**I drafted this post a few weeks ago, and wanted to have more in my spreadsheet before publishing, but CLMP just announced a new chapbook/zine membership which you can read about here and I figured I should just get this posted.**
I’ve been into chapbooks for a long time. Pretty much since I started working in literary publishing as the senior editor for the fascinating Arrowsmith Press, edited by Askold Melnyczuk. There’s a lot to love about them. One of the things I love most about chapbooks is their size – just long enough to seriously engage with, but short enough to read in one sitting. The brevity of the form leads to books that cohere in a more satisfying way to me than many full-length collections do. Especially in poetry, but I think also in cross-genre, short-fiction and the literary essay. I think of a chapbook like a really great album (ok, now I sound old, but I worked in a music store for a while, and yeah, it was sort of like Empire Records). A great chapbook, like a great album that has an arc to it, a movement, thoughtfulness, even perhaps an argument (implicit or explicit). Where a lot of full-length collections are more like a best-of, or a comprehensive catalog, a chapbook can establish an internal poetics and logic that is often impossible for longer works.
Another thing I love about the chapbook is the ephemeral quality of it, as a physical object. A lot of chapbooks are small, handmade objects that are out of place in bookstores. I can only think of a handful of bookstores that even consider carrying chapbooks, and even then they are sort of hard to spot, as spineless as they often are. Of course, that’s usually enough to intrigue me when I’m browsing, but I imagine they get overlooked more often than not. They’re often made in extremely limited editions, numbering in the hundreds or less. Since most literary title distributors won’t carry chapbook-only presses, they’re awfully hard to find, at least comprehensively. All this lends a kind of mystique to the form, and a certain pleasurable sense of illicitness. This isn’t the hipster urge toward the underground as a kind of cultural cache, this is a kind of quiet art that moves in undercurrents, hand-to-hand often.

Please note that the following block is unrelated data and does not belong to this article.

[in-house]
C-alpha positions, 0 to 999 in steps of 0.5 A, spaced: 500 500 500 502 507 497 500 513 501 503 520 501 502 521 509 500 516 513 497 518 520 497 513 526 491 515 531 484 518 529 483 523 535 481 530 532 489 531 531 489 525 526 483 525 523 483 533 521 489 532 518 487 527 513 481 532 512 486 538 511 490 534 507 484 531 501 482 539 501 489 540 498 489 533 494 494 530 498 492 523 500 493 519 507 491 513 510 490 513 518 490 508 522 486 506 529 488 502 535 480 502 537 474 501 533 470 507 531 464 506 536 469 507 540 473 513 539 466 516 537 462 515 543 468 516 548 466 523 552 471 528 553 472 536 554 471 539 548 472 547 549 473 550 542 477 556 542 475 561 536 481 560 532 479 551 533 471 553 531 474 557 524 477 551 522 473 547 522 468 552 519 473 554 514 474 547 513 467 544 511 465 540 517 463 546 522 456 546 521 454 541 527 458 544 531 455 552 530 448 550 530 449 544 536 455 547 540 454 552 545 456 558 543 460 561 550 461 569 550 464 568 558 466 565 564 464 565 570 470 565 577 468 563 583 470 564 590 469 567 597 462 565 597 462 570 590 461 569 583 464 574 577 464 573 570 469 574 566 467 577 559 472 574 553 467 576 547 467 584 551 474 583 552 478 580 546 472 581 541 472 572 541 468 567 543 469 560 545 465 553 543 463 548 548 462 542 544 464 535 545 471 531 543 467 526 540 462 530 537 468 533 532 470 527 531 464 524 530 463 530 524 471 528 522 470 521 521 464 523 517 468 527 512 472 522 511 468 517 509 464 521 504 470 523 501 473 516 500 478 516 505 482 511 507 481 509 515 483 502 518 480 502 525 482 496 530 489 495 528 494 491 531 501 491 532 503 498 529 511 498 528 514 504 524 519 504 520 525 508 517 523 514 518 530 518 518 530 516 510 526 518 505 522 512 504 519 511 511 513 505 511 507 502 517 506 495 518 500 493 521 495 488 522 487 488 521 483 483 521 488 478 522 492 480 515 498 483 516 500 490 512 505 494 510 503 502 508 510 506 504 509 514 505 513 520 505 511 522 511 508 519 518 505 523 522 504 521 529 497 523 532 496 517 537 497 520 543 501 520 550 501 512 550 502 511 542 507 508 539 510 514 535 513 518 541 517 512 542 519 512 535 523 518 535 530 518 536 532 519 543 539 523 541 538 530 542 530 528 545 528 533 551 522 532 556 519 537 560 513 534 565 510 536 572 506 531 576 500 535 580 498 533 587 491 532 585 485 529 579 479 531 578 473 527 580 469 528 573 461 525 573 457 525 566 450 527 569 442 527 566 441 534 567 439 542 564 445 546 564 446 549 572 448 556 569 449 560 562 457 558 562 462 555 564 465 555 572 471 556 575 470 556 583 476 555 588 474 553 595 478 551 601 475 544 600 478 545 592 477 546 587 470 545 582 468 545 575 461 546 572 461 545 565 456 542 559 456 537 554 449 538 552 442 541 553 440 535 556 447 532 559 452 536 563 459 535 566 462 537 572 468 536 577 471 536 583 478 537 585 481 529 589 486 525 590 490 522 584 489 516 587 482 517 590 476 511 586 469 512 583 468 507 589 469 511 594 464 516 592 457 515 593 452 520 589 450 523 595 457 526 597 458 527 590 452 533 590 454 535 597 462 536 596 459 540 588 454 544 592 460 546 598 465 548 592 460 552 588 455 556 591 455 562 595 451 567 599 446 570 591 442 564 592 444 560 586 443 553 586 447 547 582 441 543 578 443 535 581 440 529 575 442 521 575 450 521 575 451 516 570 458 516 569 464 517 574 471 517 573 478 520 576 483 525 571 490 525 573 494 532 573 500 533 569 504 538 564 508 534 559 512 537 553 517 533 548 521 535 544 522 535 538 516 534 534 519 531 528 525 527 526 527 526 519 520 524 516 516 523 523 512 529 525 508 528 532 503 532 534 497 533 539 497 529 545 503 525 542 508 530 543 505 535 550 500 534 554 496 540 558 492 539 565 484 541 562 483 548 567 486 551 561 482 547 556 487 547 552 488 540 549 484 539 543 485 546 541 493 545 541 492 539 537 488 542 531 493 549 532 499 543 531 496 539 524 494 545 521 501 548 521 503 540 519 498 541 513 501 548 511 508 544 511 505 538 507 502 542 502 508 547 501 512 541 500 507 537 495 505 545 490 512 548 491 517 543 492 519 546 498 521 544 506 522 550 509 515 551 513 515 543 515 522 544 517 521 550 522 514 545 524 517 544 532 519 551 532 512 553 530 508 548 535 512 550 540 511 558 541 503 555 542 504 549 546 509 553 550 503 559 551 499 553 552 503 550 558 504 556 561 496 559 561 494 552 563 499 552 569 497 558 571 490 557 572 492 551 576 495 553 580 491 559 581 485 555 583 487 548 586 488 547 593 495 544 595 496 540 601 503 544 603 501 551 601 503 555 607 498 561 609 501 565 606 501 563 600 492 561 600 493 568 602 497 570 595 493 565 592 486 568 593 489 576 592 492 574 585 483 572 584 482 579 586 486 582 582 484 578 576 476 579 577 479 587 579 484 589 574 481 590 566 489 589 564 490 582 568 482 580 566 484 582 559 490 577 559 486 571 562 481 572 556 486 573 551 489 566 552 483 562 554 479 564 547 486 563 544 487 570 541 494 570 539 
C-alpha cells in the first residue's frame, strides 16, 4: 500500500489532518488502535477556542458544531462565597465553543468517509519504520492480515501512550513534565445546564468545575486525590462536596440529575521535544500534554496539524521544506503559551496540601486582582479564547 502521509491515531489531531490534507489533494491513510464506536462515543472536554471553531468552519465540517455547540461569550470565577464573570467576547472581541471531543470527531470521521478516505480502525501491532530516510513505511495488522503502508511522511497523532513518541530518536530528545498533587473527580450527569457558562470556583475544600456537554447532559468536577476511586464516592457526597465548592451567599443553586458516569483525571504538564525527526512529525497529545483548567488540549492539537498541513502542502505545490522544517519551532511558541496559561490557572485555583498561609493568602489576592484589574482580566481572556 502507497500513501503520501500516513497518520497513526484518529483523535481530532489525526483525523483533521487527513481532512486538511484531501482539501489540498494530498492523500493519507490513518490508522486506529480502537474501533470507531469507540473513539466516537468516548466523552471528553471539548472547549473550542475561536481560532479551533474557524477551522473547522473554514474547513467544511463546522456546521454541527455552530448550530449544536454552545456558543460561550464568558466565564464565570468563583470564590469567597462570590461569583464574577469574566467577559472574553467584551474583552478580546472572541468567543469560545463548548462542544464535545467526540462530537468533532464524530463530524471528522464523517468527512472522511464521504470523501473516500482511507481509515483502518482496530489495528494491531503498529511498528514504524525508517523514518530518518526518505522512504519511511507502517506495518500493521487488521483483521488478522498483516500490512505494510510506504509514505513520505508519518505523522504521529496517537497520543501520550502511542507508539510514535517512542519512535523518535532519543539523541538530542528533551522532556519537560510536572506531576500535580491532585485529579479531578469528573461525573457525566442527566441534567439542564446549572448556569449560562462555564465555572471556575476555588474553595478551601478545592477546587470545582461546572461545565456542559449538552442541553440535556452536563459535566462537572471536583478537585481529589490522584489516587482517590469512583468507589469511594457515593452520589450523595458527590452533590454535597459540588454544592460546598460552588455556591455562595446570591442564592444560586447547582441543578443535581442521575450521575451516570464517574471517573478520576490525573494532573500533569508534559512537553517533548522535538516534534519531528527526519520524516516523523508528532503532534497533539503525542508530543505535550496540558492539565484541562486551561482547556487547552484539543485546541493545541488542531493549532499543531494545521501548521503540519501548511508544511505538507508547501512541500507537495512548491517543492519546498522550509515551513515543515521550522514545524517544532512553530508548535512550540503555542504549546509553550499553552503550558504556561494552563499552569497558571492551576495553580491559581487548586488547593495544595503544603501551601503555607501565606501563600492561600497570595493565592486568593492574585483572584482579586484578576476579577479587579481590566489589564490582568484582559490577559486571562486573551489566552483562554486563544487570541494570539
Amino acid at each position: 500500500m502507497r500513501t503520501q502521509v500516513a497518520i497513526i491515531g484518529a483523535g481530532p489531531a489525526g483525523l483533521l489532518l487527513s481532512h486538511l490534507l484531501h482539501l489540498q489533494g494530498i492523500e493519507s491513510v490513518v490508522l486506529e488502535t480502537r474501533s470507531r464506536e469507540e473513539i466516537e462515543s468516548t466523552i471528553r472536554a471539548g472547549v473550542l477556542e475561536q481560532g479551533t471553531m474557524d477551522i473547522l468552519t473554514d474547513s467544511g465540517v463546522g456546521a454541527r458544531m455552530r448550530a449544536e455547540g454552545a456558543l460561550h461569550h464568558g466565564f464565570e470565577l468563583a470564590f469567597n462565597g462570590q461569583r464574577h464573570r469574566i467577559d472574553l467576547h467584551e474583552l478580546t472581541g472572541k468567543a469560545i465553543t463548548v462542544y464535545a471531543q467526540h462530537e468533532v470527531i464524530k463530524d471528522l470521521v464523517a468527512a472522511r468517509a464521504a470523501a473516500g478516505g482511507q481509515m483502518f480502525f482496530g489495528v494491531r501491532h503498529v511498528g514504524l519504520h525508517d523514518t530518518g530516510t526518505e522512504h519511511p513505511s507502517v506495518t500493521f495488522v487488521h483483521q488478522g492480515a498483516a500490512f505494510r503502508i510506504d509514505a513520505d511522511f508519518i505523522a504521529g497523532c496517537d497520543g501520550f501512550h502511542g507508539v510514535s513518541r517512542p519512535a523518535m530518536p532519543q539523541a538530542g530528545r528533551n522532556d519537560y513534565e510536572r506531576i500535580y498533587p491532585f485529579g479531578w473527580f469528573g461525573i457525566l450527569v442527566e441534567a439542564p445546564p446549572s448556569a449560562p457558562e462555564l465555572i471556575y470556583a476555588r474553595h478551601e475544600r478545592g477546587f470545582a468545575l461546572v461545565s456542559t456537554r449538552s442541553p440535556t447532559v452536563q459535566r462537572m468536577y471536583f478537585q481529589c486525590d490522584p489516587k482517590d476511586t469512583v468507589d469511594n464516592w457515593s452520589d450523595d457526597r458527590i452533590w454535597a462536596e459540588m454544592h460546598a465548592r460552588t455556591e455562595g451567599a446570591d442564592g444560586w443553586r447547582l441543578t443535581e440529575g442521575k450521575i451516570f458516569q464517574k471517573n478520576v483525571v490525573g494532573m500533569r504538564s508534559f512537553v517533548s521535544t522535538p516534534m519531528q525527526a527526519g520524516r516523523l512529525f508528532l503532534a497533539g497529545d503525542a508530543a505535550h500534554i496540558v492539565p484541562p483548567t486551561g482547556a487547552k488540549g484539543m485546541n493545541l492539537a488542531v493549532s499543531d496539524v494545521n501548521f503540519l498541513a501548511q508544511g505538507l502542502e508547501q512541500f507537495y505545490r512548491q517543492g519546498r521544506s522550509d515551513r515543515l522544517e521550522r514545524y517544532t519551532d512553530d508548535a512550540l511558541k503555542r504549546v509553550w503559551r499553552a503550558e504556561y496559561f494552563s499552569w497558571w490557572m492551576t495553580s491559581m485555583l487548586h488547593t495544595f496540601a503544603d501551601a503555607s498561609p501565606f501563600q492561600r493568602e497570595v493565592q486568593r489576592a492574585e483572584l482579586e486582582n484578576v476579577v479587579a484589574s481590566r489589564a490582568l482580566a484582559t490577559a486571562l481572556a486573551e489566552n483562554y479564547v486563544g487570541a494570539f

Thanks to presses like Ugly Duckling, the format is not quite as ignored as it once was. There are now a handful of review outlets that occasionally review chapbooks (usually from the ‘larger’ presses that just happen to run chapbook series). And more and more presses popping up that are publishing them.
Which leads me to this post. I’ve been compiling a list of chapbook presses (in a public, open-to-comment Google spreadsheet), in part to submit my own work to, and in part because I think it would be a good resource to have and I haven’t found an up-to-date and comprehensive list of them anywhere else. I’ve been pulling from the Poetry Society of America, Poets & Writers, CRWROPPS (the creative writing opportunity yahoo listserv), CLMP, and Duotrope. But I’d love it if people in the know about chapbooks contributed and sent me ones I may have missed. This is step one in what I hope will be an ongoing project to create a resource for accessing this diffuse publishing community.
Fantastic post! I’m fascinated with Chapbooks, too. I think they’re lovely and wonderful to have and participate in.
My friend recently published a wonderful chapbook, “8th Grade Hippie Chick,” with Immaculate Disciples Press: http://www.immaculatedisciples.com/ I don’t know if they are open for submissions, though.
Great list! I had a chapbook published last year with Jack Pine Press at http://jackpinepress.com/. They have some really lovely chapbooks!